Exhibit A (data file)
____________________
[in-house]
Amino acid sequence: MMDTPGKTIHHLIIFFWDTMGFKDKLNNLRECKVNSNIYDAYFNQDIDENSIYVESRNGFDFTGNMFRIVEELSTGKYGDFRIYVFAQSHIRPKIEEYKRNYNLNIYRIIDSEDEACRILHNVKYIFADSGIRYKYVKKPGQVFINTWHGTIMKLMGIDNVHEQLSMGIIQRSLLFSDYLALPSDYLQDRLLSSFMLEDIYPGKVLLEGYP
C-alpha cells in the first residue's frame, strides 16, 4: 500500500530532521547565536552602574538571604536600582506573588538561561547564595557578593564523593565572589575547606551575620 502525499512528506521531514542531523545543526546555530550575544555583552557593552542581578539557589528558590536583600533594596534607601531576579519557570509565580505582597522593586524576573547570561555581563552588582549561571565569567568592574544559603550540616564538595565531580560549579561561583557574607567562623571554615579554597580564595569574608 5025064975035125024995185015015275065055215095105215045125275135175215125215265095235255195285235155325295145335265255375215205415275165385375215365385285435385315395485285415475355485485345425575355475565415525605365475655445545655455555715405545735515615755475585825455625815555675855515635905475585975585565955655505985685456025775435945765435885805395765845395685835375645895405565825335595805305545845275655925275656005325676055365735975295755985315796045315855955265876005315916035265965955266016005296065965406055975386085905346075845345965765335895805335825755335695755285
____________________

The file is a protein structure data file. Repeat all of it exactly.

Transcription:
[in-house]
Amino acid sequence: MMDTPGKTIHHLIIFFWDTMGFKDKLNNLRECKVNSNIYDAYFNQDIDENSIYVESRNGFDFTGNMFRIVEELSTGKYGDFRIYVFAQSHIRPKIEEYKRNYNLNIYRIIDSEDEACRILHNVKYIFADSGIRYKYVKKPGQVFINTWHGTIMKLMGIDNVHEQLSMGIIQRSLLFSDYLALPSDYLQDRLLSSFMLEDIYPGKVLLEGYP
C-alpha cells in the first residue's frame, strides 16, 4: 500500500530532521547565536552602574538571604536600582506573588538561561547564595557578593564523593565572589575547606551575620 502525499512528506521531514542531523545543526546555530550575544555583552557593552542581578539557589528558590536583600533594596534607601531576579519557570509565580505582597522593586524576573547570561555581563552588582549561571565569567568592574544559603550540616564538595565531580560549579561561583557574607567562623571554615579554597580564595569574608 5025064975035125024995185015015275065055215095105215045125275135175215125215265095235255195285235155325295145335265255375215205415275165385375215365385285435385315395485285415475355485485345425575355475565415525605365475655445545655455555715405545735515615755475585825455625815555675855515635905475585975585565955655505985685456025775435945765435885805395765845395685835375645895405565825335595805305545845275655925275656005325676055365735975295755985315796045315855955265876005315916035265965955266016005296065965406055975386085905346075845345965765335895805335825755335695755285